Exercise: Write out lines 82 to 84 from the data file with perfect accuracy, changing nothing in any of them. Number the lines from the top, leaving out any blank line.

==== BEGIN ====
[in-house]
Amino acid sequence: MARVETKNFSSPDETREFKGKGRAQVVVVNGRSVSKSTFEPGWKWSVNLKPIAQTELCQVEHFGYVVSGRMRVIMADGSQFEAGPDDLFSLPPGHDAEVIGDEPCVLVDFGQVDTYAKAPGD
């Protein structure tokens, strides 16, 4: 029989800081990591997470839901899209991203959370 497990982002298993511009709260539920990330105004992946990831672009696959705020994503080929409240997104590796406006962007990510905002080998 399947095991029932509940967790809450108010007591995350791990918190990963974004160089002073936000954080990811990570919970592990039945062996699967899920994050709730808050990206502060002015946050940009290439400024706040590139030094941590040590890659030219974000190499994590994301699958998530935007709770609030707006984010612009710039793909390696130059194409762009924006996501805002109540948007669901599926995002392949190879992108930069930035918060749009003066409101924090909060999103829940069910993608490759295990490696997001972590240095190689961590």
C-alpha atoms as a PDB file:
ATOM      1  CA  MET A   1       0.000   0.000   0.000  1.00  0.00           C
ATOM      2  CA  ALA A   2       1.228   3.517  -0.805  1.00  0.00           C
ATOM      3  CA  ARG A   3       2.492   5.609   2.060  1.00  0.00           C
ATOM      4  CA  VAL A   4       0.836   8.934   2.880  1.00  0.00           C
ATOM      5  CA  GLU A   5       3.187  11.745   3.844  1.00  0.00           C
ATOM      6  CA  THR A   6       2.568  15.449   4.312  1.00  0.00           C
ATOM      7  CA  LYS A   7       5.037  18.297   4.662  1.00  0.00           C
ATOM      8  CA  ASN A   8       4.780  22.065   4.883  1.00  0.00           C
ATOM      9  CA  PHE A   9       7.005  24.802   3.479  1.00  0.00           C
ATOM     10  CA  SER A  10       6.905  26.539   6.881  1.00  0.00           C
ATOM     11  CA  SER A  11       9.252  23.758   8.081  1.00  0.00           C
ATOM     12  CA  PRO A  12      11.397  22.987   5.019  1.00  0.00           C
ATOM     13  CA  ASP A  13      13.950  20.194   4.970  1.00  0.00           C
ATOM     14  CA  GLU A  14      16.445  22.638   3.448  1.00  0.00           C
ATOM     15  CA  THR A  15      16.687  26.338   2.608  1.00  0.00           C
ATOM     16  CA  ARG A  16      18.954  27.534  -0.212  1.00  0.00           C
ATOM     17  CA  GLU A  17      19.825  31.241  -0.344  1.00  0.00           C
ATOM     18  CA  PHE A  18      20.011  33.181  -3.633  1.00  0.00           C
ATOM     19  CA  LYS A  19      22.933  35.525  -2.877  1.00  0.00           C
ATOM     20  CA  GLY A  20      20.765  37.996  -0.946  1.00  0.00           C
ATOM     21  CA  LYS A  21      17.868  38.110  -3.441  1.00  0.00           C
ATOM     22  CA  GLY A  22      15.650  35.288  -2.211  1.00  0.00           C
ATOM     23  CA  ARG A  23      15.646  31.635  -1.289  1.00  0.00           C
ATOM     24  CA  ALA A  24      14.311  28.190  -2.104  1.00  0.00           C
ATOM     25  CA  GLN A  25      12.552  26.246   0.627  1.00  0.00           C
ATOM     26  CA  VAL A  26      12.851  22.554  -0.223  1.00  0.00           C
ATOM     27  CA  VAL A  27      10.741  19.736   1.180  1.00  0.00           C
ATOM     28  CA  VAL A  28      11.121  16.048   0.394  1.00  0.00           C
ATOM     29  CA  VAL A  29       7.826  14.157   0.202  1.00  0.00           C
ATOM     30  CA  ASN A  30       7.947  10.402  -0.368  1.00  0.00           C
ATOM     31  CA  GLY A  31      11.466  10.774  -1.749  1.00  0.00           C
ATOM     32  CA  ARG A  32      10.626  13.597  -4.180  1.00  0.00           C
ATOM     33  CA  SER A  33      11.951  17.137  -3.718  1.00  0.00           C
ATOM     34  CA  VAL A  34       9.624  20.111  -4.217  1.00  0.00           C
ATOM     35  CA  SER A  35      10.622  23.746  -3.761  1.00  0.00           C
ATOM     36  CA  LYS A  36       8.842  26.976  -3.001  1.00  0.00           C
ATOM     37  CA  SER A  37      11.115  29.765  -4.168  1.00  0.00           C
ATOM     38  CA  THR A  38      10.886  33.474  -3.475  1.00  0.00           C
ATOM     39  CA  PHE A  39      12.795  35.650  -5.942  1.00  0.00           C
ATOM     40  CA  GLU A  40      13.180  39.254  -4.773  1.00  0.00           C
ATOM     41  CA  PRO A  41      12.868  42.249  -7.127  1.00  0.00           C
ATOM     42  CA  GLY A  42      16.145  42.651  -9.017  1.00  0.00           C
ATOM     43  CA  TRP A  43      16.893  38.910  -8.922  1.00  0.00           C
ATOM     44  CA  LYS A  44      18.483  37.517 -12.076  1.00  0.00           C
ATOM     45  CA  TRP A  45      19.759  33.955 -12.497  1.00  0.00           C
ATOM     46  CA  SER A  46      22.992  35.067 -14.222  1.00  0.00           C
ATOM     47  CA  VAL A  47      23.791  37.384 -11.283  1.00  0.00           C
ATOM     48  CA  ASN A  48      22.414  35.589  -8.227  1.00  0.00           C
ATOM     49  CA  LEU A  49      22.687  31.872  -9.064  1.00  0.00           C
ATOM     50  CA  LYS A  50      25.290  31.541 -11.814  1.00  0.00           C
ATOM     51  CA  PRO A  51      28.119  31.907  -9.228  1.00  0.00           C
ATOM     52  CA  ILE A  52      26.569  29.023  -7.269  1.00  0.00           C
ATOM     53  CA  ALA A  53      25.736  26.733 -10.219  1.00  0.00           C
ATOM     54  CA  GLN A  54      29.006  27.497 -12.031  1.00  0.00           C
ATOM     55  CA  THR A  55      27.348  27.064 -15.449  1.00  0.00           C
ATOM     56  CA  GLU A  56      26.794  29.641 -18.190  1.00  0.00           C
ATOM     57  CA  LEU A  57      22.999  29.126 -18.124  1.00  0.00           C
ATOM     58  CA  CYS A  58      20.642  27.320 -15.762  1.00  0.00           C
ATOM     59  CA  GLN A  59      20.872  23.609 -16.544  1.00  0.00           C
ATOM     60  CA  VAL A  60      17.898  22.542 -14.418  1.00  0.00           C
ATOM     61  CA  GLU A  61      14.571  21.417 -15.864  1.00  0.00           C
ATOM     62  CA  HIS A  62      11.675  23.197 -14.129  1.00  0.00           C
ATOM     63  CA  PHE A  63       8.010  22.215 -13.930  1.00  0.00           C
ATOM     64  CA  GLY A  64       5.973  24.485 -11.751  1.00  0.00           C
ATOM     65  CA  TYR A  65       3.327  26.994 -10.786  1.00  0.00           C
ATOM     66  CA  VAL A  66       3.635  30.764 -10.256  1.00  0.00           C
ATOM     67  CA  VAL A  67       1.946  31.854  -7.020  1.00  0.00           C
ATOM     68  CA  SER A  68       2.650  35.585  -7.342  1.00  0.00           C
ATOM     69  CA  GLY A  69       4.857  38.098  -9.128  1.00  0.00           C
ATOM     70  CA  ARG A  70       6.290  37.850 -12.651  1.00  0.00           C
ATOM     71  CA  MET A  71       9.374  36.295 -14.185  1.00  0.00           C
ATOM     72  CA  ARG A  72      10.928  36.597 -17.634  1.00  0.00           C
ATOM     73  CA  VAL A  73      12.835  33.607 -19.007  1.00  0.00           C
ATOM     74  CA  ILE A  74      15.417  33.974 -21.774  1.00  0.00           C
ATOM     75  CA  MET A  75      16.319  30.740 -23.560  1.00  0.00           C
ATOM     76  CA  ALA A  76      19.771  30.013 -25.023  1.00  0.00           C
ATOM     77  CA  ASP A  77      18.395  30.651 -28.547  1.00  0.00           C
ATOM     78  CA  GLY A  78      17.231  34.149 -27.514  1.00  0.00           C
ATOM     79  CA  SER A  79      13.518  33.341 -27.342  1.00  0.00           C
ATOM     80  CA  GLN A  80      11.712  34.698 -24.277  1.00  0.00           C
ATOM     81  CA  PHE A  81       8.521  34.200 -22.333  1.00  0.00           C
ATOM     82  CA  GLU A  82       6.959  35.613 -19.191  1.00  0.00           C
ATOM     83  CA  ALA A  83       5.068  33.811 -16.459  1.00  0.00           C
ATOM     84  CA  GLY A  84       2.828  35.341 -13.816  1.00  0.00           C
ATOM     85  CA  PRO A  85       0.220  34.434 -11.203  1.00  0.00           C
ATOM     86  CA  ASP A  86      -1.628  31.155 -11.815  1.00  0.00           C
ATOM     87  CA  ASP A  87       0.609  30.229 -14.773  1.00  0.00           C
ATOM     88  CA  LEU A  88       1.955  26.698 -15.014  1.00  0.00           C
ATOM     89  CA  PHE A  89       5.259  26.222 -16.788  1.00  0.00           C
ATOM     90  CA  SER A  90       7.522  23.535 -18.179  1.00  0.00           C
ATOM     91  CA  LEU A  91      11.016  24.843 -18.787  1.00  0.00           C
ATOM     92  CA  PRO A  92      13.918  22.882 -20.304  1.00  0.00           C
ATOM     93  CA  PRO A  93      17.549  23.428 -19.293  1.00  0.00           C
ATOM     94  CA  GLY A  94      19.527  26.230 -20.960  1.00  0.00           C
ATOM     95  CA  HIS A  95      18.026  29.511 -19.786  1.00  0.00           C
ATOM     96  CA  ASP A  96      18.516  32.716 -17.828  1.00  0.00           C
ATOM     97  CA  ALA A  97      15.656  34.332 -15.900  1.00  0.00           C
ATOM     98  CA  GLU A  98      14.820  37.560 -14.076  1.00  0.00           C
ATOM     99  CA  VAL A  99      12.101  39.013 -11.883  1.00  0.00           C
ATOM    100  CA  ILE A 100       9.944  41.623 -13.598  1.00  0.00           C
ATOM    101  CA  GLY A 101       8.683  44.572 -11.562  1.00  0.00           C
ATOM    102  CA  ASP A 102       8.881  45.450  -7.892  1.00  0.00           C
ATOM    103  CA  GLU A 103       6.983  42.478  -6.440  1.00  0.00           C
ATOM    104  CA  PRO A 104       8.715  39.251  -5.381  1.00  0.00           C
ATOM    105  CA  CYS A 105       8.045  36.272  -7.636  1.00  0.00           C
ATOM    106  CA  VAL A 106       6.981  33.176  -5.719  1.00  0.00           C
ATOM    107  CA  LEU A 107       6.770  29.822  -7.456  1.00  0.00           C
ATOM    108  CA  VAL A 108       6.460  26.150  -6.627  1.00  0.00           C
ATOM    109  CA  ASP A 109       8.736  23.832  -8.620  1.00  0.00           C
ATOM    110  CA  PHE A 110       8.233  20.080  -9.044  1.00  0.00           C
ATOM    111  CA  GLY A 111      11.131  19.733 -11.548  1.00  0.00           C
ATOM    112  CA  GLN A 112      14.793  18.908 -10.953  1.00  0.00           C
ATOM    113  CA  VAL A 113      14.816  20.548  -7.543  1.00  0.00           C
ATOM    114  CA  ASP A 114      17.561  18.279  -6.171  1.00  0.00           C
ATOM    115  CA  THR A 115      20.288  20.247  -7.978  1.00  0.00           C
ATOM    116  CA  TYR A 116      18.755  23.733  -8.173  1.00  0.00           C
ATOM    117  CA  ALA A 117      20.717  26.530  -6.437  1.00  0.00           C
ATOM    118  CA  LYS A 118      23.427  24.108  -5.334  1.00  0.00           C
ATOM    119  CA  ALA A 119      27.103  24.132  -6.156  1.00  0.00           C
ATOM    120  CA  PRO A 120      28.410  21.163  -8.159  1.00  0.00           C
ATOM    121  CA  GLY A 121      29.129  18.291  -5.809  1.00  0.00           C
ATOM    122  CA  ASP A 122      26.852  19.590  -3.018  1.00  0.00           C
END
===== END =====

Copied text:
ATOM     78  CA  GLY A  78      17.231  34.149 -27.514  1.00  0.00           C
ATOM     79  CA  SER A  79      13.518  33.341 -27.342  1.00  0.00           C
ATOM     80  CA  GLN A  80      11.712  34.698 -24.277  1.00  0.00           C